When it comes to breaking a sweat, Tanisha Scott and Jonny Roxx know a thing or two. After bringing the dancehall vibes to the music videos of artists like Sean Paul, Rihanna and more, the Jamaican dancer has made her mark as one of the industry’s most sought-after choreographers — See her poppin’ moves in Drake’s 2015 hit video, “Hotline Bling.”
Roxx, on the other hand, has had an interesting journey of his own. Athletics became his passion while growing up and eventually lead to him jumping feet first into the field of health and wellness. Since taking the courage to embark on his passion, the Bajan trainer has served as a top-knotch strength & conditioning coach for the likes of race car driver, Lewis Hamilton, NBA star Brendan Jennings, and, of course, his long-time friend Drake.
While making moves in their complementary fields and adding more buzz to the talent originating from “The 6,” the Toronto natives have been tapped by the worldwide clothing and accessories retailer, GAP, for its fitness apparel line, GapFit. Although the year-old collection has been providing comfortable, quick-drying and reflective attire for those working out in and out of the gym, the line called on the Scott and Roxx to collaborate on spreading the word about GapFit for Men and their newest addition GapFit Sculpt for women.
While decked out in their breathable Blackout Capris, Aeromesh raglan crew tee, GapFit Sculpt compression high rise leggings and more, Scott and Roxx lead two butt-kicking workout sessions at New York City’s Rumble Boxing — the newest group class facility known for boxing-inspired, full-body, strength training and conditioning. After warming up and punching a tear-drop shaped, water-filled punching bag like no tomorrow, Tanisha took over the class to teach some signature moves from music videos like Ciara’s “Goodies” and Rihanna’s “Work.” Shortly after, Jonny brought the burn with a bodyweight sweat session sure to leave you feeling beautifully sore the next day.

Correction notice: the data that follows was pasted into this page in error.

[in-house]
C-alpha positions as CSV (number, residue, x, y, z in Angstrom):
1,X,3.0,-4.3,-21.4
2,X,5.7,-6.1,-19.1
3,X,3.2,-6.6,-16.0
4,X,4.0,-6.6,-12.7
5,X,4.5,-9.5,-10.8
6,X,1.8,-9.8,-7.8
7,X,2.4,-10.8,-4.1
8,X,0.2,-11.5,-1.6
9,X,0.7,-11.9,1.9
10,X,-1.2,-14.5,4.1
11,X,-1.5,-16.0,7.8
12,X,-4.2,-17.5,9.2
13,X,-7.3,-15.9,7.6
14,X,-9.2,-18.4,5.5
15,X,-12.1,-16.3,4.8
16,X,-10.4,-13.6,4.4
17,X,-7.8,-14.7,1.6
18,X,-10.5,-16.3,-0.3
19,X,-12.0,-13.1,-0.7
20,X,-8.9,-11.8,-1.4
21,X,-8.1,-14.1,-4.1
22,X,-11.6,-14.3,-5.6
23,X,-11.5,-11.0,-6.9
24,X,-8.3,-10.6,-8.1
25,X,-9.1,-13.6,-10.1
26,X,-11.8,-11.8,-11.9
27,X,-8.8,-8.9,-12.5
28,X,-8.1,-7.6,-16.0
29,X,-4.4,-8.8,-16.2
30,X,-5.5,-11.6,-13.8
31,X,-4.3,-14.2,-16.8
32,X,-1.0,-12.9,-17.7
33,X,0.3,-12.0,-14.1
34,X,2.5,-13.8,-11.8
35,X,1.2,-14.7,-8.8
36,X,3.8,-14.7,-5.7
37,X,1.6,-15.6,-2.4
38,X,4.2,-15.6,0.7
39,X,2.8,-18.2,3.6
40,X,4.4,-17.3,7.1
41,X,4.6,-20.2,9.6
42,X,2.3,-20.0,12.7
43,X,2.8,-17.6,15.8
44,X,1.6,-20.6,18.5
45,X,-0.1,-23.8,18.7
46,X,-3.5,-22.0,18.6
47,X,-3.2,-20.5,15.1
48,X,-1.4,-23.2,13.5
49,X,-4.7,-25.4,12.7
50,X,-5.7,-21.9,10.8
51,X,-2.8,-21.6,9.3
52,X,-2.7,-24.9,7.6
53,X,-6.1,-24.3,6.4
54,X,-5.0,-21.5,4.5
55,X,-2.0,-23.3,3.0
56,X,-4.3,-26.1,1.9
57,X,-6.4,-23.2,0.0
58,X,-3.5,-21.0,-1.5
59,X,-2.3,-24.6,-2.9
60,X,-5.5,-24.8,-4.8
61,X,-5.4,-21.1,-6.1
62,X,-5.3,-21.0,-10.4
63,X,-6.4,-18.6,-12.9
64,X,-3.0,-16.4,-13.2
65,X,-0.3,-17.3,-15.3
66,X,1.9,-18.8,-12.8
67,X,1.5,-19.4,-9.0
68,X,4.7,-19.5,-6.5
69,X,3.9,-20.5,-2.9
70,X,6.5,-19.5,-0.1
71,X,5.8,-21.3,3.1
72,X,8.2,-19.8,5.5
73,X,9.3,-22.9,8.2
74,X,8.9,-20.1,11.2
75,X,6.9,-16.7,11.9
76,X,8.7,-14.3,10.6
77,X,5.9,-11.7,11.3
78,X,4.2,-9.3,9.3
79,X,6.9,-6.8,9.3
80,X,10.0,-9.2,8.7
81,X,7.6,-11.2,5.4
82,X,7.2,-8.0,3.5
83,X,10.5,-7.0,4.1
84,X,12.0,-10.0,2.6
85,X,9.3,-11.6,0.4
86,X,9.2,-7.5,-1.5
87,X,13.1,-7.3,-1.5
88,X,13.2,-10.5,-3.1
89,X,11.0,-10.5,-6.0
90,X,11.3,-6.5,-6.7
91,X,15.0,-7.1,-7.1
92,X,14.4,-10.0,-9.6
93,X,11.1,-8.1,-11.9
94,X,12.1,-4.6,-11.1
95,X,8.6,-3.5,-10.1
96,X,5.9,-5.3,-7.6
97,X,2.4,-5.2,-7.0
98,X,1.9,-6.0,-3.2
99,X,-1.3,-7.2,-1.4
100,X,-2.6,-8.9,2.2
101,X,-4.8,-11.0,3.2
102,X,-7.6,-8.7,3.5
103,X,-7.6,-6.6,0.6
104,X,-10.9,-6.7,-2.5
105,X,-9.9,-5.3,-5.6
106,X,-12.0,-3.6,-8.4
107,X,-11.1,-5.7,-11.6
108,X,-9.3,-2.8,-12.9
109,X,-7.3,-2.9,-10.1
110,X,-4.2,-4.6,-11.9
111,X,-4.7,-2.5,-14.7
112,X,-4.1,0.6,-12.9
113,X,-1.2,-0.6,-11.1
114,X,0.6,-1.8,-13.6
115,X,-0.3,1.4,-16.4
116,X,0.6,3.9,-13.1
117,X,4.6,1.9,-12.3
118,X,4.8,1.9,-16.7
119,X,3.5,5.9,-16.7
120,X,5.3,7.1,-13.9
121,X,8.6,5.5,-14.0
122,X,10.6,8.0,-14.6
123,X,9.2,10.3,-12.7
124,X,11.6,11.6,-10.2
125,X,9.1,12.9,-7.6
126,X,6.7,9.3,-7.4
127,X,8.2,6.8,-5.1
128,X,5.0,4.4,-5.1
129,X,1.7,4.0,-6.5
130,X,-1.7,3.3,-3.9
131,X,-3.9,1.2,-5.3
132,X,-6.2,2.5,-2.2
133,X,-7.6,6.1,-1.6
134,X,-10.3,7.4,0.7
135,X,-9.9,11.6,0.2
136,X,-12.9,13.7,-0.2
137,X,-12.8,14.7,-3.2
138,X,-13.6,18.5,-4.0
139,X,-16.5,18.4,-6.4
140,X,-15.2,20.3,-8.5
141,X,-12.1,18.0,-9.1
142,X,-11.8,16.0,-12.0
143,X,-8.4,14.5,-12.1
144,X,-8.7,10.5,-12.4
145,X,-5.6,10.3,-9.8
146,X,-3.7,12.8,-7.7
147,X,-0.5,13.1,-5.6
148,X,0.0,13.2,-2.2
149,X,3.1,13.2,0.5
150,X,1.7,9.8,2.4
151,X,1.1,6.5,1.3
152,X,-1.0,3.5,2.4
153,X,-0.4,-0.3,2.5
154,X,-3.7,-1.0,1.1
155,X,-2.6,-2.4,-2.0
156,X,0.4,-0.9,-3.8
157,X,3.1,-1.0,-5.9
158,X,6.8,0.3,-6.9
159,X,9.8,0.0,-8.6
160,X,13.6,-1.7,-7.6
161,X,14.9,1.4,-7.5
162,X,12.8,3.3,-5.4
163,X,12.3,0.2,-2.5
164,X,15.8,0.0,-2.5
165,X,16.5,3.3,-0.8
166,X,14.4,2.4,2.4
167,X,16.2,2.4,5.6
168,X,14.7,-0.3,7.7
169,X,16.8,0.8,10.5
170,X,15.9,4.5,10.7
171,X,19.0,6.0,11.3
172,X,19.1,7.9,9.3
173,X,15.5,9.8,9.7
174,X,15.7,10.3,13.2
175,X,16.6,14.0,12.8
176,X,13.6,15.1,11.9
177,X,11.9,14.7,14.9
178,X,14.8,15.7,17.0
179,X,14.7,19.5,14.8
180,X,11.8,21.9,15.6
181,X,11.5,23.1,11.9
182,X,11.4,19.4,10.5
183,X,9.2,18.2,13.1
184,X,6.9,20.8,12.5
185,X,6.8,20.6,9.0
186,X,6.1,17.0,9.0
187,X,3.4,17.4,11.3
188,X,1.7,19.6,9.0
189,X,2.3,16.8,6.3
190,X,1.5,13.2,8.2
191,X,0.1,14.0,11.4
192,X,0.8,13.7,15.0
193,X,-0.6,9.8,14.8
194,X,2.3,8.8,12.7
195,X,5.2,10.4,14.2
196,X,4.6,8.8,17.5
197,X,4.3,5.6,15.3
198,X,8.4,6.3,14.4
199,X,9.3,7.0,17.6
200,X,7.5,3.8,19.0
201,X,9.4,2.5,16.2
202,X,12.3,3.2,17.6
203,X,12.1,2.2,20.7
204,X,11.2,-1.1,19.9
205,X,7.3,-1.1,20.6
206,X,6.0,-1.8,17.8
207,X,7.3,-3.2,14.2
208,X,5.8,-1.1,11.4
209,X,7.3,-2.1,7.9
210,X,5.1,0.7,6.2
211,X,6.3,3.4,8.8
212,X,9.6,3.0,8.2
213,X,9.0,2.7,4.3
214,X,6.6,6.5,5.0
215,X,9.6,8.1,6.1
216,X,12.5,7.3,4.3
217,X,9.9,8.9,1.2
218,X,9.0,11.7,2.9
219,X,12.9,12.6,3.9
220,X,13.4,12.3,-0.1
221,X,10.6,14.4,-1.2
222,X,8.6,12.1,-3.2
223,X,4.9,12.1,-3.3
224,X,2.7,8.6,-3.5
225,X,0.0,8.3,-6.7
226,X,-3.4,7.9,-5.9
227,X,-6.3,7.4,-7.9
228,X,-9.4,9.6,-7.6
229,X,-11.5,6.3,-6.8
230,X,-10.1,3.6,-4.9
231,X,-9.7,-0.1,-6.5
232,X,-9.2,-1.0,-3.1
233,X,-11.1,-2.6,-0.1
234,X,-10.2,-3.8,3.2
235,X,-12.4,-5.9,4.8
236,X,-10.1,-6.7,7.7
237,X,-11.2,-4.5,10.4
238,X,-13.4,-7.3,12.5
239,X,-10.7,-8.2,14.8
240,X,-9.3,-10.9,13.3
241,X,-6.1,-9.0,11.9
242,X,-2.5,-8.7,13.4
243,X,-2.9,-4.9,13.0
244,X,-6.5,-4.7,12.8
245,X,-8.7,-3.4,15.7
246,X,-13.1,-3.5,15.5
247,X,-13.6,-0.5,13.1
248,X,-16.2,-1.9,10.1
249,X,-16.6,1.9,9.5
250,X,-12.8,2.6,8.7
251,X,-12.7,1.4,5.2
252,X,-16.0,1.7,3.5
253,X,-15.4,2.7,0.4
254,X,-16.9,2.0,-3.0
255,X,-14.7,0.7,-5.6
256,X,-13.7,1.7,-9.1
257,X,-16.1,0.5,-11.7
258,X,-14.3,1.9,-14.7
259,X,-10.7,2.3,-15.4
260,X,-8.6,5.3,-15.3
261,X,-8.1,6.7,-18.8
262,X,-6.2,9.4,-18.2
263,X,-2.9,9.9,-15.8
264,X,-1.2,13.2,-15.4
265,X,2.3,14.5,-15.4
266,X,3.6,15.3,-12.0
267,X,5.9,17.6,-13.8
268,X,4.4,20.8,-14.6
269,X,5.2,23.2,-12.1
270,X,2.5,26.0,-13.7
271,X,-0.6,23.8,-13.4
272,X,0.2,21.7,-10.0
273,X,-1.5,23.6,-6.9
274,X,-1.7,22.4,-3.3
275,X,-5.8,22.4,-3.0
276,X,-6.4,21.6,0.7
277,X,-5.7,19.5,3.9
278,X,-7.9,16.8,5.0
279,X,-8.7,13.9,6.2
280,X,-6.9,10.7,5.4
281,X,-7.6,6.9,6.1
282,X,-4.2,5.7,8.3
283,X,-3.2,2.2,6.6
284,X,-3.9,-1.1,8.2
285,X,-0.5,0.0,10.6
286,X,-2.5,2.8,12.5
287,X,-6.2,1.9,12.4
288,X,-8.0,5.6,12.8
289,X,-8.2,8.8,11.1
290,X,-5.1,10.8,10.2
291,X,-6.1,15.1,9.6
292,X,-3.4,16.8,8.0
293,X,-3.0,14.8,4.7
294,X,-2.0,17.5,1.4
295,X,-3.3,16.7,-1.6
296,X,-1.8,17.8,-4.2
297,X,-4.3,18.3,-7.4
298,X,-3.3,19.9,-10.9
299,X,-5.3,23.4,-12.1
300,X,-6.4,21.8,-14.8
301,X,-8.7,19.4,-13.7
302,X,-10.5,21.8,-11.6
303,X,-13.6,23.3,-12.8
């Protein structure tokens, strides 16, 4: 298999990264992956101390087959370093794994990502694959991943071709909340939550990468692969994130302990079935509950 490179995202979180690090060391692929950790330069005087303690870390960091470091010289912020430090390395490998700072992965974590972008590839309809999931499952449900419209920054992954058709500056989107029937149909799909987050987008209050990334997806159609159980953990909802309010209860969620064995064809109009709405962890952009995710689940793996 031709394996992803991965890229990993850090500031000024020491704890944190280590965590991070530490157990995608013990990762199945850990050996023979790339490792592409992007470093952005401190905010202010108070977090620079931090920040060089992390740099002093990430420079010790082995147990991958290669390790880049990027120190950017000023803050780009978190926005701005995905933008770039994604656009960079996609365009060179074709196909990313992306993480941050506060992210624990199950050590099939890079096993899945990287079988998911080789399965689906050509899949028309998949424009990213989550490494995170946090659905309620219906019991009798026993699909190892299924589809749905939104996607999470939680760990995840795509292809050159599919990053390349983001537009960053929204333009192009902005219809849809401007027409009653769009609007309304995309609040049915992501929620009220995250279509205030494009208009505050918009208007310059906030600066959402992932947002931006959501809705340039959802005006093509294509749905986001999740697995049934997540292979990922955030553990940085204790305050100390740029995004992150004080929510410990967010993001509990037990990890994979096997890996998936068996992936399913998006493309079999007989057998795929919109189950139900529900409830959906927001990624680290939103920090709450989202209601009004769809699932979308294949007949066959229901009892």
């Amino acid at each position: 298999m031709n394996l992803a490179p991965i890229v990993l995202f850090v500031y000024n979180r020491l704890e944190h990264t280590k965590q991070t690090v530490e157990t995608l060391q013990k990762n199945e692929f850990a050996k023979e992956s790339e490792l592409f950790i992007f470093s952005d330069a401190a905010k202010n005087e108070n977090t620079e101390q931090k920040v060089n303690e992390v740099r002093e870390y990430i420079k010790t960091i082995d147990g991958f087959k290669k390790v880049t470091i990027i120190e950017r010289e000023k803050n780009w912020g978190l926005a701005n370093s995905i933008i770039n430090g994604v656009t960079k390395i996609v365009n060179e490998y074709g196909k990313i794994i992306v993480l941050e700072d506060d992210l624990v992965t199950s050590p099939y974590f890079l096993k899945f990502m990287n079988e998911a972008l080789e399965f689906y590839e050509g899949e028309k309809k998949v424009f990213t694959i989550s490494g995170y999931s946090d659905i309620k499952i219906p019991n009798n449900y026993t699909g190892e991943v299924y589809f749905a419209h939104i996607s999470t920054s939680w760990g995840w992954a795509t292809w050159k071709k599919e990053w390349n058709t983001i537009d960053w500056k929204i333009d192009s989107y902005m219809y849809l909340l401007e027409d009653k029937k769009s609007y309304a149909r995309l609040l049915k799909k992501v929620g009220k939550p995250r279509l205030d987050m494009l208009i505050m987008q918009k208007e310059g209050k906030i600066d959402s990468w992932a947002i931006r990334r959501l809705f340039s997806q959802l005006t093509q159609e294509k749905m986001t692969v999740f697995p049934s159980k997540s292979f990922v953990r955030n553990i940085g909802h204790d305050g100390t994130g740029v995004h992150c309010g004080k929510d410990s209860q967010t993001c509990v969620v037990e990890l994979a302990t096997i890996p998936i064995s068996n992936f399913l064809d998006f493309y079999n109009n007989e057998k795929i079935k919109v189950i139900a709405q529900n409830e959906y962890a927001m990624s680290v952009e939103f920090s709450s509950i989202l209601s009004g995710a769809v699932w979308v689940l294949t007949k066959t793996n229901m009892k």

The fitness challenge came to a close after about an hour of inhales, exhales and limit-testing exercises. VIBE caught up with the instructors shortly after the cool down to talk about their partnership with GapFit, Drake’s workout regimen while on the road as well as how to get that body right for the summer, even if dance is your preferred forte of fitness.
Tell me about how this partnership came about for you two? This kind of came out of nowhere.
Tanisha Scott: Gap sought us out. I think Gap was looking to do things that are recognizable and that people care about and not the personal stars. They found us, and we’re like, ‘Yeah! We definitely want to be a part of it. Gap is so legendary and not so much about lights, camera, action, but about quality. We do quality work, so it was a perfect fit.
Jonny Roxx: And we’re both in separate fields, but we work together. We work together with different artists, which is mad cool. So the chemistry and friendship is already there. We’re just like, ‘Aww, let’s do it.’
Besides Drake, who else have you two worked together or tag-teamed with?
JR: Tag-teamed? Not so much. I’ve worked with NBA players from point guards like Brendan Jennings to big guys that are in the league. I’ve worked with NFL guys and Lewis Hamilton who was an F1 Racer. She [Tanisha] has worked with everyone under the sun. So we [often] get a chance to work with cool people.
“If you want to do something, do it loud and proud and be good with who you are.”